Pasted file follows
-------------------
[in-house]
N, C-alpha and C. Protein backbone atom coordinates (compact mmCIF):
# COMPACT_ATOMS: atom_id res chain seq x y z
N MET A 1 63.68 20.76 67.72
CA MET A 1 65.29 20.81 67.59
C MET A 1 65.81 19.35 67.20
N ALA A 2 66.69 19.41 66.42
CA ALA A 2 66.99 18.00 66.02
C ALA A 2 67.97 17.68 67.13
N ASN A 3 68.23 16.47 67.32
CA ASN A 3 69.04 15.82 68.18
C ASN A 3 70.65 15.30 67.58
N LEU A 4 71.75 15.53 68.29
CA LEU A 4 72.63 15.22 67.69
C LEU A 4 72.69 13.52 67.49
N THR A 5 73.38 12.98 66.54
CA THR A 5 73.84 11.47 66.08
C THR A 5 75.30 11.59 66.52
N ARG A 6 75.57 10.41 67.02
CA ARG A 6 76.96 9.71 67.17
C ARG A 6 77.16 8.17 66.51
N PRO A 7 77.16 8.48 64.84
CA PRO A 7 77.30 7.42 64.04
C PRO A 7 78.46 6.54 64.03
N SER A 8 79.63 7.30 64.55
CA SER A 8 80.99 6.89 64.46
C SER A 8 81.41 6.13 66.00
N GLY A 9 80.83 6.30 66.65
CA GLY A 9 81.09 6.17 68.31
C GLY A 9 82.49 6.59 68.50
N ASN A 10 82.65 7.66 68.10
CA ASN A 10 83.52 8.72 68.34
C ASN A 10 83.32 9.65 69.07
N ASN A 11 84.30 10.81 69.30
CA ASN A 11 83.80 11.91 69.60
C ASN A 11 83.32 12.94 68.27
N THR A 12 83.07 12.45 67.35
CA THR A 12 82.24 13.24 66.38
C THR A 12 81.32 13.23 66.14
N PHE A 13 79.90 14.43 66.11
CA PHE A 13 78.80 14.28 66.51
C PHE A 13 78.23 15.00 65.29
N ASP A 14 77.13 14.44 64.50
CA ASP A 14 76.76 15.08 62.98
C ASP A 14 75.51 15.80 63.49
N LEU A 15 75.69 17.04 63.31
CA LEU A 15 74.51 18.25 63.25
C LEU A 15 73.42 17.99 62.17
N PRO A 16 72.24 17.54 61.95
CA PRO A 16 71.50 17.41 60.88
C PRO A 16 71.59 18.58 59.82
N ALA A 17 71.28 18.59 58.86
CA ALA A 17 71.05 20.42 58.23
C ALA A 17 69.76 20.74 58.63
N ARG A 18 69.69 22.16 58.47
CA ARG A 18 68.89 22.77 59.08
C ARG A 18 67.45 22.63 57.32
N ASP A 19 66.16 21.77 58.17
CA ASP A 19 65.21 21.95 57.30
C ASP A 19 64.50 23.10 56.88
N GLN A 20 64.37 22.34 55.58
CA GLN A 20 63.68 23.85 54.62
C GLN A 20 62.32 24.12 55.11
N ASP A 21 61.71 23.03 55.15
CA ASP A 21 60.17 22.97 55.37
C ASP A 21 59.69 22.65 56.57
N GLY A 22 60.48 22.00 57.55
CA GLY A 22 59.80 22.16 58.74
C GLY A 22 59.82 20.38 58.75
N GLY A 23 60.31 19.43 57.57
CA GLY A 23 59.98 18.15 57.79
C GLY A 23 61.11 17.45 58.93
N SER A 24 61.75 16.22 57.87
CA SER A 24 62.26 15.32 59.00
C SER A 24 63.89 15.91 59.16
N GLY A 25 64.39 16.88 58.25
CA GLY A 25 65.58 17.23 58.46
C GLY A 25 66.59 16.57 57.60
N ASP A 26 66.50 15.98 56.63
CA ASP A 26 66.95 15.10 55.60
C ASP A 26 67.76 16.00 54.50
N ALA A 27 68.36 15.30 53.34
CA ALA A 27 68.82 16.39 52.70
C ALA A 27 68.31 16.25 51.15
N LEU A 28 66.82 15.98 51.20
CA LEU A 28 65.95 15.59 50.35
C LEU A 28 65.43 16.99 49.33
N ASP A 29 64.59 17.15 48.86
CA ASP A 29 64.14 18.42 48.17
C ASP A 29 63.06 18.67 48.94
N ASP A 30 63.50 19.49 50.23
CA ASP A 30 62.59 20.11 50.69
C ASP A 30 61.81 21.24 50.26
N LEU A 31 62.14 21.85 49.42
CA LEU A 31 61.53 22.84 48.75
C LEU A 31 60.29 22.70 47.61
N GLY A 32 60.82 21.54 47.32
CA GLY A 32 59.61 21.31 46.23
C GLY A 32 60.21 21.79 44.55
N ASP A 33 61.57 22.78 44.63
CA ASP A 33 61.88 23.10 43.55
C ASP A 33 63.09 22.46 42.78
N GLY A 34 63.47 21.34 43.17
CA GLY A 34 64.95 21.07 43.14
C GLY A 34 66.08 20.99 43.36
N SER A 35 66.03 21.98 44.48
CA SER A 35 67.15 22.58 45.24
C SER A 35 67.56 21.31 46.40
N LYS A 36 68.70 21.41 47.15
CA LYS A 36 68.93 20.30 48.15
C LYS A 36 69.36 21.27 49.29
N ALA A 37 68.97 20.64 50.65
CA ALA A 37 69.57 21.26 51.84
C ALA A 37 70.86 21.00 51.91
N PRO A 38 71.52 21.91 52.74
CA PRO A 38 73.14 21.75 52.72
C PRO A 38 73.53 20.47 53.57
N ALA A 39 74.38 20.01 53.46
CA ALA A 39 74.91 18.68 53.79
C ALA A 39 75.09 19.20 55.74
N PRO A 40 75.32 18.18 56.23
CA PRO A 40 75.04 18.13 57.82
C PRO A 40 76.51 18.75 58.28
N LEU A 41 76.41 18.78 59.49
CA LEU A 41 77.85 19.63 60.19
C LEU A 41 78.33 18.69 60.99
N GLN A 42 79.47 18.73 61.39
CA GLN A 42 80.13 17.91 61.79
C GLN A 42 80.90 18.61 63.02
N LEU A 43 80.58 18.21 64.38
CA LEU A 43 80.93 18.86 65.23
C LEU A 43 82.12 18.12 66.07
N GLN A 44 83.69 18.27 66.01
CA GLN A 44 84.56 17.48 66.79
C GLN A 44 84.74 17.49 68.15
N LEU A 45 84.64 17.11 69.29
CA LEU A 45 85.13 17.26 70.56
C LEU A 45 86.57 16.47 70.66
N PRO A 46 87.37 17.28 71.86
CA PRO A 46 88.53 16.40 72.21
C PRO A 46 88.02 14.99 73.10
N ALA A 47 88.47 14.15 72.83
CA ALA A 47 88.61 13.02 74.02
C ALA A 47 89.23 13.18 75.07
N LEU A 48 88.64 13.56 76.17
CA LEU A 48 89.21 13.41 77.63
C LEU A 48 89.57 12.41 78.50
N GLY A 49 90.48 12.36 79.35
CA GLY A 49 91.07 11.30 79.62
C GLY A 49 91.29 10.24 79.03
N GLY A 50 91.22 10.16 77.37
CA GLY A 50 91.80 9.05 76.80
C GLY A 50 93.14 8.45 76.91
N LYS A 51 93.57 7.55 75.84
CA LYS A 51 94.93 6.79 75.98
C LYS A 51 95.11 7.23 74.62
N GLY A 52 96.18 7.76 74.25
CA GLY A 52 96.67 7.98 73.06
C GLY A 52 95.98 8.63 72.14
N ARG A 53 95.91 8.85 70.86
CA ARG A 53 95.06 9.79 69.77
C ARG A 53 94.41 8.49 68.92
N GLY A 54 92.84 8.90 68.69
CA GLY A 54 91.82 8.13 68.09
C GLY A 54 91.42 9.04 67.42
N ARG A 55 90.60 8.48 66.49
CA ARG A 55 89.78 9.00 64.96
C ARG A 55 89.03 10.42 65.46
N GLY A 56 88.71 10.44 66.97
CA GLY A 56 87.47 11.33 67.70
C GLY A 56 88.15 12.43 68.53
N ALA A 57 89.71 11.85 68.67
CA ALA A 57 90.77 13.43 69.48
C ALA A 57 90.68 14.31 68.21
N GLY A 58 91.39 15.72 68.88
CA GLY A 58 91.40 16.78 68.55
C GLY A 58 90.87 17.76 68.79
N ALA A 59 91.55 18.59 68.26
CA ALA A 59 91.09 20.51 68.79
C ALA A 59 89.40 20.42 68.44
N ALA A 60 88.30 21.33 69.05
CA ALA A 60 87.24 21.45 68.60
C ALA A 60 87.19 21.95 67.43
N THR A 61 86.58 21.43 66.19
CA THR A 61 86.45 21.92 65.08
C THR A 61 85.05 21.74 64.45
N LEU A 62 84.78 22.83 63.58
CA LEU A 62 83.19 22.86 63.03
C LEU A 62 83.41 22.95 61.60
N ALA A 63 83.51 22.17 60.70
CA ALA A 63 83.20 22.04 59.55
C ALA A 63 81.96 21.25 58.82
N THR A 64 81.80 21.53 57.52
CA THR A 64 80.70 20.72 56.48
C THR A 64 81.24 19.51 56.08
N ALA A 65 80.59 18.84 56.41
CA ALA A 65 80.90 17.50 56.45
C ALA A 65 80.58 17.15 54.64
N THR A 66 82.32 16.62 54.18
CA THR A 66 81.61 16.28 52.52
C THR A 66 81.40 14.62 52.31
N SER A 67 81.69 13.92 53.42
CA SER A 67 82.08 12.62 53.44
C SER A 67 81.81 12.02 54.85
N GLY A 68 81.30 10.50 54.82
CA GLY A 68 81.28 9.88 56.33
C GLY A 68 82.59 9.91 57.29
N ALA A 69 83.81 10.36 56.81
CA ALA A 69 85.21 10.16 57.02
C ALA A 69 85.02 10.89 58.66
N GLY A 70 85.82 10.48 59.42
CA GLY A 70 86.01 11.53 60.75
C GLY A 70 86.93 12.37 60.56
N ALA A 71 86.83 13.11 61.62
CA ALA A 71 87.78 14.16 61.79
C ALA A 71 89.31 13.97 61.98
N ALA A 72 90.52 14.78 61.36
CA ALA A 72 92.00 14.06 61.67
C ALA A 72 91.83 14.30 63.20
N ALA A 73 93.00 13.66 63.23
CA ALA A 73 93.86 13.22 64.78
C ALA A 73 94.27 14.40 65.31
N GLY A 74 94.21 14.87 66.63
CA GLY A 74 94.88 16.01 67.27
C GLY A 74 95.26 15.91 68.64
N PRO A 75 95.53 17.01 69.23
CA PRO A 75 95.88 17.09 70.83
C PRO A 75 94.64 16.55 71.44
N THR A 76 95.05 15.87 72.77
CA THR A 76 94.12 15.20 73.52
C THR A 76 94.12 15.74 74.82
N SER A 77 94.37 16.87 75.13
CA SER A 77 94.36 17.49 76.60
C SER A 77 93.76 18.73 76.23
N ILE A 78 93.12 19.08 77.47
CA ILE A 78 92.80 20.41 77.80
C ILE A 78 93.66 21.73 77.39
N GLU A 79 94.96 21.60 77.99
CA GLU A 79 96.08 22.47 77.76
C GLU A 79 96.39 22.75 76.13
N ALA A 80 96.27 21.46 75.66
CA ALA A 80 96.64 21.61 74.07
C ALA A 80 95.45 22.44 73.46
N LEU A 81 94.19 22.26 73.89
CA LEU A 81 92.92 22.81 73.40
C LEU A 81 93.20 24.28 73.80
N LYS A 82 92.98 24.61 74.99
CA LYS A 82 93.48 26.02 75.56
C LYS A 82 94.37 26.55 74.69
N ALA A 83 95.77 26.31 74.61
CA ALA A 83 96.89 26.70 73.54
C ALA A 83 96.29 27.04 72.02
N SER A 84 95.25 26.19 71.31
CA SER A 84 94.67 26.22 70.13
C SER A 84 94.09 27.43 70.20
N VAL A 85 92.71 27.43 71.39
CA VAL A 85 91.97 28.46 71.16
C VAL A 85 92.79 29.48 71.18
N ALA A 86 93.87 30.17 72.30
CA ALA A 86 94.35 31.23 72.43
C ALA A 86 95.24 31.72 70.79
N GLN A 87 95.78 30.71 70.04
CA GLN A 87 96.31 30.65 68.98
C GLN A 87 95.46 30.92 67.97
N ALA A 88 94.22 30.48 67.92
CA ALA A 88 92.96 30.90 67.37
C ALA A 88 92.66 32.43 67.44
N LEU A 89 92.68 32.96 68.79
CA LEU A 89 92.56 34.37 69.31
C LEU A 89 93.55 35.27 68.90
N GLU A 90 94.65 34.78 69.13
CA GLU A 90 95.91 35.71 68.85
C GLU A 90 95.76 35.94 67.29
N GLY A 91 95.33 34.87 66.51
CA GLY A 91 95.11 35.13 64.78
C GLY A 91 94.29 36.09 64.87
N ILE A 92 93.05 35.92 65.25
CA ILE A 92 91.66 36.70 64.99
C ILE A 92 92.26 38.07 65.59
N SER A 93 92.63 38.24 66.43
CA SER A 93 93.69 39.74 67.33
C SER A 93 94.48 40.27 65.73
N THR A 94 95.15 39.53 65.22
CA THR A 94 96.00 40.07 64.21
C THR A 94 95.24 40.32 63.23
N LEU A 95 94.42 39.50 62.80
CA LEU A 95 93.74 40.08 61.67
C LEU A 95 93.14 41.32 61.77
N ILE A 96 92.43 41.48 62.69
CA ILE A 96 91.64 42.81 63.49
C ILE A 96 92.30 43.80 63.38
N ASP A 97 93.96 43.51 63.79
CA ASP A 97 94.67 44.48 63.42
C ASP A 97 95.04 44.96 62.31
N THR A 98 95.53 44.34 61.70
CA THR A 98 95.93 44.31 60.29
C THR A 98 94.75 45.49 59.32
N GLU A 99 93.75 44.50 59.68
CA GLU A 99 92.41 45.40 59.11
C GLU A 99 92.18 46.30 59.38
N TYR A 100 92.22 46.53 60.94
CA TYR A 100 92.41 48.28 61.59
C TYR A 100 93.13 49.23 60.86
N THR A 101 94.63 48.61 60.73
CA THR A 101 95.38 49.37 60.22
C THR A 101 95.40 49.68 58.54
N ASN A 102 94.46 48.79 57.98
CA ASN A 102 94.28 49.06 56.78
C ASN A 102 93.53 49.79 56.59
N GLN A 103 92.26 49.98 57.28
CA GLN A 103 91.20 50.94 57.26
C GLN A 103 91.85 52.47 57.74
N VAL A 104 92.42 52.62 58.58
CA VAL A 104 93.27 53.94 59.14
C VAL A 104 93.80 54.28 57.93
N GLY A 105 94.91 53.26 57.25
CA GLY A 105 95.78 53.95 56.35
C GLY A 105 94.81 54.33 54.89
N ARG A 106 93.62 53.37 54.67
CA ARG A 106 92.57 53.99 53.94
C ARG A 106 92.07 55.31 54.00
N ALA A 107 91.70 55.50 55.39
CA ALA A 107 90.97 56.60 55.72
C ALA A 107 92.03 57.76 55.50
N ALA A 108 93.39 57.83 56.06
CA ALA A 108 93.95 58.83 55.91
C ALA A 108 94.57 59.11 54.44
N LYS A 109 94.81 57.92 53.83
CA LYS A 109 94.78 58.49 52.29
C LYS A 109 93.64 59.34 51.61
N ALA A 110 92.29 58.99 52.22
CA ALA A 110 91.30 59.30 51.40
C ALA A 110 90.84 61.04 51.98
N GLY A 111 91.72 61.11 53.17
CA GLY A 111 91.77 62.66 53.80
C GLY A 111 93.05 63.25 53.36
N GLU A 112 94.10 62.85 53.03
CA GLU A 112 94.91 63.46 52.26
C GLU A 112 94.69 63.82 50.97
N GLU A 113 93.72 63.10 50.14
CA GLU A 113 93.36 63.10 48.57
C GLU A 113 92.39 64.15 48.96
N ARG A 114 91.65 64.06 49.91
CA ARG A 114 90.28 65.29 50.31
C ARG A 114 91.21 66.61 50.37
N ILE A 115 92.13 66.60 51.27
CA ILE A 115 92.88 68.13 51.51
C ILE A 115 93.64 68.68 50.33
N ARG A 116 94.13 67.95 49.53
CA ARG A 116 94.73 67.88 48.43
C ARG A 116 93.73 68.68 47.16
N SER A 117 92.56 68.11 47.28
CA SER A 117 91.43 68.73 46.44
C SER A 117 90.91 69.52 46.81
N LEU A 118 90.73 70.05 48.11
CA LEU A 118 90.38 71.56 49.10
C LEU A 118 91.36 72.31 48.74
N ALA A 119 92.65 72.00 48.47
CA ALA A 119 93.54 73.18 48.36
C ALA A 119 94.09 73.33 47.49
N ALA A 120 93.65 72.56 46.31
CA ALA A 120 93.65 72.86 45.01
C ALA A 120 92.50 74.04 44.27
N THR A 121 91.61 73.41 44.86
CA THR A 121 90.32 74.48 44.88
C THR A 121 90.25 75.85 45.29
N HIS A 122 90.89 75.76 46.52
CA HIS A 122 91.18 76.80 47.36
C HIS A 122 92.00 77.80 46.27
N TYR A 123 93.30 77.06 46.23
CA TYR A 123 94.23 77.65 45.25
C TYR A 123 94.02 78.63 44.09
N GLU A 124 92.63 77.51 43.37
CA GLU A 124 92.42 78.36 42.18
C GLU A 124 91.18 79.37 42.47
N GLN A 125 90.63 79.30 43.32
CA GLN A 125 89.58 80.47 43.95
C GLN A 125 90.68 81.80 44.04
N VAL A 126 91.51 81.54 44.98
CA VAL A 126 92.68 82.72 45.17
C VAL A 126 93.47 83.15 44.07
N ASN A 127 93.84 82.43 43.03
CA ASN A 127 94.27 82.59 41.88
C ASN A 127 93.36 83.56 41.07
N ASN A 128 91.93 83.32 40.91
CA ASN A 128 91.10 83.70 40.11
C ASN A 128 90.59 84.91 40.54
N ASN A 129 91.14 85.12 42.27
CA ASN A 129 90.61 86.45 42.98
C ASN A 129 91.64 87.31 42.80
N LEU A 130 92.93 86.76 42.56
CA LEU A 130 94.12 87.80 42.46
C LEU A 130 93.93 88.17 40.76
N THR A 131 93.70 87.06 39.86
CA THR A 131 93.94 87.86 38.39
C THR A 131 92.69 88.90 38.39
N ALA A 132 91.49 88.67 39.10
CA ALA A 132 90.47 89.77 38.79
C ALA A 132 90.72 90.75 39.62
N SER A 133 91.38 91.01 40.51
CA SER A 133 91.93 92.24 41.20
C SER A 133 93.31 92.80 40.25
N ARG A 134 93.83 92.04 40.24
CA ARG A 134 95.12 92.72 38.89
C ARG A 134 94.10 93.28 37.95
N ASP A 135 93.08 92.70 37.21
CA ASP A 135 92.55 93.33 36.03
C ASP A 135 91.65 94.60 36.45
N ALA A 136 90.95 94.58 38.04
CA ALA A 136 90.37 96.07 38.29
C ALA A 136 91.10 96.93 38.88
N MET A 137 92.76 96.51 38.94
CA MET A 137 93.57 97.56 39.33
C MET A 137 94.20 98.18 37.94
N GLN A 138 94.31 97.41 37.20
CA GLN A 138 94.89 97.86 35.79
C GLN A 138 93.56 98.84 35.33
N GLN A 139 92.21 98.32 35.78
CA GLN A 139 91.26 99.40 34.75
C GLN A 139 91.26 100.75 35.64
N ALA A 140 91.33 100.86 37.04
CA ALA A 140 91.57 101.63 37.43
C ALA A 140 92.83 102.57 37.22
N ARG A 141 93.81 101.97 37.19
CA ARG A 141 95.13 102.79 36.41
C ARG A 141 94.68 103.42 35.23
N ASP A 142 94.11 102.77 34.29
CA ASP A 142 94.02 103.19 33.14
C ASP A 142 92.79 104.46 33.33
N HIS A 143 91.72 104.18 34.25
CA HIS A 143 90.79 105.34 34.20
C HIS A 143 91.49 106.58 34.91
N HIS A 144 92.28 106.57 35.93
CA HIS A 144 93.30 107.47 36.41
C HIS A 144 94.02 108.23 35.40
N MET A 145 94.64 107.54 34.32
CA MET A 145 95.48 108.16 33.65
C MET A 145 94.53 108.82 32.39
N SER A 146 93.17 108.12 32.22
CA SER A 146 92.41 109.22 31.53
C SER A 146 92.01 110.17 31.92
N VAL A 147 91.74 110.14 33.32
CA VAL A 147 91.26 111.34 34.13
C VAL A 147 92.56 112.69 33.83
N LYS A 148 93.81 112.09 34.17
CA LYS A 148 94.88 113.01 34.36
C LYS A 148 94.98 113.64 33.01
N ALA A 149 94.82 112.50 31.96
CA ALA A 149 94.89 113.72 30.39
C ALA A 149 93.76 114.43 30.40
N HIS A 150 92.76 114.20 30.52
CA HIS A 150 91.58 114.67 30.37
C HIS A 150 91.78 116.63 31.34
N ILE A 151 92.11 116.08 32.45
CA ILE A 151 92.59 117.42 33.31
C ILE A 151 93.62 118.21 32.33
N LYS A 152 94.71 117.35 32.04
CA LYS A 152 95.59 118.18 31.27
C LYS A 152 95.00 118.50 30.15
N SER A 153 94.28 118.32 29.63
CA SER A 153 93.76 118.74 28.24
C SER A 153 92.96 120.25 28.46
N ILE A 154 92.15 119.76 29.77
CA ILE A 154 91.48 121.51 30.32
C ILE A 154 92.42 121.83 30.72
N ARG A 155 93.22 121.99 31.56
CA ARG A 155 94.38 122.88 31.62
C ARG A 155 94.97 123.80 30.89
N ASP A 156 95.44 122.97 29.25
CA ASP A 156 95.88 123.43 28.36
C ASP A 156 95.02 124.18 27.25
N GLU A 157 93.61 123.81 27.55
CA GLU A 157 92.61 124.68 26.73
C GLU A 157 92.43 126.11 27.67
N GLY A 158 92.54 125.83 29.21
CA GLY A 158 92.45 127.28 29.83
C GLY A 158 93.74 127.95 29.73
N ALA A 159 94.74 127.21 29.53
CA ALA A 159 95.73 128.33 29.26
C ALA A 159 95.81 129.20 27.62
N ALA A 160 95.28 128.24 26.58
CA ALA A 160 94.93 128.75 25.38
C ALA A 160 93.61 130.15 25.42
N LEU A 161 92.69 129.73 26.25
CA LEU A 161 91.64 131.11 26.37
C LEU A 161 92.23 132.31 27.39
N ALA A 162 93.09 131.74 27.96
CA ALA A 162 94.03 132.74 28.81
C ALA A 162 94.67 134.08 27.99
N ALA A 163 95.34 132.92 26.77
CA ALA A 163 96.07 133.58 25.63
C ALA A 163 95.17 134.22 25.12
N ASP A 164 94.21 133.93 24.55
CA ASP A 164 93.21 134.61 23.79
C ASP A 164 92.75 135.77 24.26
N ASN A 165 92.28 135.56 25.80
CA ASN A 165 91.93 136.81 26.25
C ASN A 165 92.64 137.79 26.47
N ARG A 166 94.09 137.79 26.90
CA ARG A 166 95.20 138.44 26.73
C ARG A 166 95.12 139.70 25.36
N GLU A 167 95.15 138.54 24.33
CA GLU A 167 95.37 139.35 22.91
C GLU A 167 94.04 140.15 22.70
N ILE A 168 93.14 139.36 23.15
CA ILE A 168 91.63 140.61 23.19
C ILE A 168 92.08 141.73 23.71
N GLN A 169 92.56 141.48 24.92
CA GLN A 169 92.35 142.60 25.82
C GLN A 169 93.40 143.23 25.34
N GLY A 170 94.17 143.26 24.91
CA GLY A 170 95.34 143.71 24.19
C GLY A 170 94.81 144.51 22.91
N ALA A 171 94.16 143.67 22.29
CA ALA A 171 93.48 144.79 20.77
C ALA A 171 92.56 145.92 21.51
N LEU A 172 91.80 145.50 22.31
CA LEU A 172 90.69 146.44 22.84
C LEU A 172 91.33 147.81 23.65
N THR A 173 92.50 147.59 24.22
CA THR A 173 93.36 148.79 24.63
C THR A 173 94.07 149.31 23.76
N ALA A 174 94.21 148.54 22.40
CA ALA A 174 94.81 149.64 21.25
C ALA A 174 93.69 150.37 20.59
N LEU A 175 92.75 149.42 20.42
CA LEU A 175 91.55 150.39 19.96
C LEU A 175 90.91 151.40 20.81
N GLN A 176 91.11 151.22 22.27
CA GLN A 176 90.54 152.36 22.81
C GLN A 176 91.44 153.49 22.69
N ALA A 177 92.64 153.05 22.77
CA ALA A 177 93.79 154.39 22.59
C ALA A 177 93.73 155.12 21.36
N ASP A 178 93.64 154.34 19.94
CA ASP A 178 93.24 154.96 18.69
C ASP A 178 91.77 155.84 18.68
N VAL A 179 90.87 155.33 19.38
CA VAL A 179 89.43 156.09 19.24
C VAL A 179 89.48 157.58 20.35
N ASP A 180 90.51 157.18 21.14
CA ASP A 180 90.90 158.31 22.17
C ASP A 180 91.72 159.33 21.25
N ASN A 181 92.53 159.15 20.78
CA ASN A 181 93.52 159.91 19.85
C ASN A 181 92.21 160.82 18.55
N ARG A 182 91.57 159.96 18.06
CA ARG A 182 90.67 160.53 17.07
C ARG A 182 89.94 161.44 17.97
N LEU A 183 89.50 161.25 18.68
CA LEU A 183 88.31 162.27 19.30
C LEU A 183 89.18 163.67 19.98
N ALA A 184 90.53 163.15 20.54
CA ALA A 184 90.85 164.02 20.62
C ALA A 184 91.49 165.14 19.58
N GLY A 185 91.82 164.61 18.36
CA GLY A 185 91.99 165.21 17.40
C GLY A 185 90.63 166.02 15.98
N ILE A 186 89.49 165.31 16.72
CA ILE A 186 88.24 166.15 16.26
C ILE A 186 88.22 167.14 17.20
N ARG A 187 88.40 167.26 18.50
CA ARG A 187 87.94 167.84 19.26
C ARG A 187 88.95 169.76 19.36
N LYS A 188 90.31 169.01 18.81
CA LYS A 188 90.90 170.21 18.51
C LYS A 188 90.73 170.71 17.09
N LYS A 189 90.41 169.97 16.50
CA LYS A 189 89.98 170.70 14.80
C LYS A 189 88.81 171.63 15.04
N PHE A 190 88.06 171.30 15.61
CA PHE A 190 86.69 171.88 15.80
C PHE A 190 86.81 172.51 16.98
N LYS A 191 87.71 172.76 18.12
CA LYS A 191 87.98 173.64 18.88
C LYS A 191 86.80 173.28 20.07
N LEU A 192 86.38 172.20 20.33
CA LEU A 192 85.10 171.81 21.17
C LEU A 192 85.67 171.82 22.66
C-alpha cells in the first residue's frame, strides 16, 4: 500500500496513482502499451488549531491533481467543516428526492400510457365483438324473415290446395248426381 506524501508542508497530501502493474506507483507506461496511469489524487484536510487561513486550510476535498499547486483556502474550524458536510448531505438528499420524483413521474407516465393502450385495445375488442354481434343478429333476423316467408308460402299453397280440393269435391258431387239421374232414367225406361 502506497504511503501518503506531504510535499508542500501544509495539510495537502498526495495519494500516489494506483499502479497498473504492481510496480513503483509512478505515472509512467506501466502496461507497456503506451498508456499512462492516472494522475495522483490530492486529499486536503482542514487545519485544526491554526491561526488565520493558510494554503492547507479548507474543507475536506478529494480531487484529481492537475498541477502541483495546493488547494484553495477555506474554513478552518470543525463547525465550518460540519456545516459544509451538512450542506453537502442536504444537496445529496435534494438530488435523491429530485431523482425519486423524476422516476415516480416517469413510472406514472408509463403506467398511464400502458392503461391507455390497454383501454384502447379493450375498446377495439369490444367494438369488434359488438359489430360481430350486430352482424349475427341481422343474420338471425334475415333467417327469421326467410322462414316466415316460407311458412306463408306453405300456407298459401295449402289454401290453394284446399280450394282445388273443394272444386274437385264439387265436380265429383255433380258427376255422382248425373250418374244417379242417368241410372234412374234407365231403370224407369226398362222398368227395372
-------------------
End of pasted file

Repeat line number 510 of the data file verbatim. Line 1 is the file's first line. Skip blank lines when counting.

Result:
C GLN A 169 93.40 143.23 25.34